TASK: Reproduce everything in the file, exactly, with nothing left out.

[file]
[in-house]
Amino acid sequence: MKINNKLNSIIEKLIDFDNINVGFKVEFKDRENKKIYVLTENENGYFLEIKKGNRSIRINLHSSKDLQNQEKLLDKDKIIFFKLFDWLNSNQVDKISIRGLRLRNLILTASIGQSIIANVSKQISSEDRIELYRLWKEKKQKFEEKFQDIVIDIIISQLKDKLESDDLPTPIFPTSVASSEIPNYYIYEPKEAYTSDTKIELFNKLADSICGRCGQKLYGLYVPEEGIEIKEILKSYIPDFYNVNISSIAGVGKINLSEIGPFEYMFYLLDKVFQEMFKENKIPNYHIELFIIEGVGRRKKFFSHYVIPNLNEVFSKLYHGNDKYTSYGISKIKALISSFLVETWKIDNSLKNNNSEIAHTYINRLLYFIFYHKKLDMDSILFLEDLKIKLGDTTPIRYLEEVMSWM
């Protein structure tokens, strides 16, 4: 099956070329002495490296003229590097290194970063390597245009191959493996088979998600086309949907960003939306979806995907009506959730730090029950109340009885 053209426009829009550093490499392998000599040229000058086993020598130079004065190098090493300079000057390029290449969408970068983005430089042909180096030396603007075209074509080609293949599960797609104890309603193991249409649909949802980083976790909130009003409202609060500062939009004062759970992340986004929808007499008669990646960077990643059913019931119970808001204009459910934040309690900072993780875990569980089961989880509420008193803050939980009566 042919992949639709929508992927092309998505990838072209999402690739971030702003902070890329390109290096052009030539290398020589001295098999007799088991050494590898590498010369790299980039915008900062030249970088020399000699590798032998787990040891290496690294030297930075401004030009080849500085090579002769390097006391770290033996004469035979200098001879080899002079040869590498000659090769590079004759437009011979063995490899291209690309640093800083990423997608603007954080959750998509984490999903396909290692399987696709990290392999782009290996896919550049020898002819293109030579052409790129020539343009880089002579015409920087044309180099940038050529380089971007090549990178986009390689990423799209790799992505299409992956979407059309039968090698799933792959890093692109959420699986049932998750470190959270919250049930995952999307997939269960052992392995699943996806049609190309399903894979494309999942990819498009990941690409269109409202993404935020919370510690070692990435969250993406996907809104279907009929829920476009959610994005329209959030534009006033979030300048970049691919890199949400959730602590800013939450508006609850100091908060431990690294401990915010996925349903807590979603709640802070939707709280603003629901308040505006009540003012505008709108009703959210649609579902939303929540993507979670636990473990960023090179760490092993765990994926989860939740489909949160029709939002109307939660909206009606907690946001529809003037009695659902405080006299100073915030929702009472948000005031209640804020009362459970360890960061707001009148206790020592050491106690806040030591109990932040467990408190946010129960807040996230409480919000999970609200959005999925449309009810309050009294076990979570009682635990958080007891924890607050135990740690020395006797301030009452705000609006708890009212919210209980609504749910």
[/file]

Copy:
[in-house]
Amino acid sequence: MKINNKLNSIIEKLIDFDNINVGFKVEFKDRENKKIYVLTENENGYFLEIKKGNRSIRINLHSSKDLQNQEKLLDKDKIIFFKLFDWLNSNQVDKISIRGLRLRNLILTASIGQSIIANVSKQISSEDRIELYRLWKEKKQKFEEKFQDIVIDIIISQLKDKLESDDLPTPIFPTSVASSEIPNYYIYEPKEAYTSDTKIELFNKLADSICGRCGQKLYGLYVPEEGIEIKEILKSYIPDFYNVNISSIAGVGKINLSEIGPFEYMFYLLDKVFQEMFKENKIPNYHIELFIIEGVGRRKKFFSHYVIPNLNEVFSKLYHGNDKYTSYGISKIKALISSFLVETWKIDNSLKNNNSEIAHTYINRLLYFIFYHKKLDMDSILFLEDLKIKLGDTTPIRYLEEVMSWM
């Protein structure tokens, strides 16, 4: 099956070329002495490296003229590097290194970063390597245009191959493996088979998600086309949907960003939306979806995907009506959730730090029950109340009885 053209426009829009550093490499392998000599040229000058086993020598130079004065190098090493300079000057390029290449969408970068983005430089042909180096030396603007075209074509080609293949599960797609104890309603193991249409649909949802980083976790909130009003409202609060500062939009004062759970992340986004929808007499008669990646960077990643059913019931119970808001204009459910934040309690900072993780875990569980089961989880509420008193803050939980009566 042919992949639709929508992927092309998505990838072209999402690739971030702003902070890329390109290096052009030539290398020589001295098999007799088991050494590898590498010369790299980039915008900062030249970088020399000699590798032998787990040891290496690294030297930075401004030009080849500085090579002769390097006391770290033996004469035979200098001879080899002079040869590498000659090769590079004759437009011979063995490899291209690309640093800083990423997608603007954080959750998509984490999903396909290692399987696709990290392999782009290996896919550049020898002819293109030579052409790129020539343009880089002579015409920087044309180099940038050529380089971007090549990178986009390689990423799209790799992505299409992956979407059309039968090698799933792959890093692109959420699986049932998750470190959270919250049930995952999307997939269960052992392995699943996806049609190309399903894979494309999942990819498009990941690409269109409202993404935020919370510690070692990435969250993406996907809104279907009929829920476009959610994005329209959030534009006033979030300048970049691919890199949400959730602590800013939450508006609850100091908060431990690294401990915010996925349903807590979603709640802070939707709280603003629901308040505006009540003012505008709108009703959210649609579902939303929540993507979670636990473990960023090179760490092993765990994926989860939740489909949160029709939002109307939660909206009606907690946001529809003037009695659902405080006299100073915030929702009472948000005031209640804020009362459970360890960061707001009148206790020592050491106690806040030591109990932040467990408190946010129960807040996230409480919000999970609200959005999925449309009810309050009294076990979570009682635990958080007891924890607050135990740690020395006797301030009452705000609006708890009212919210209980609504749910």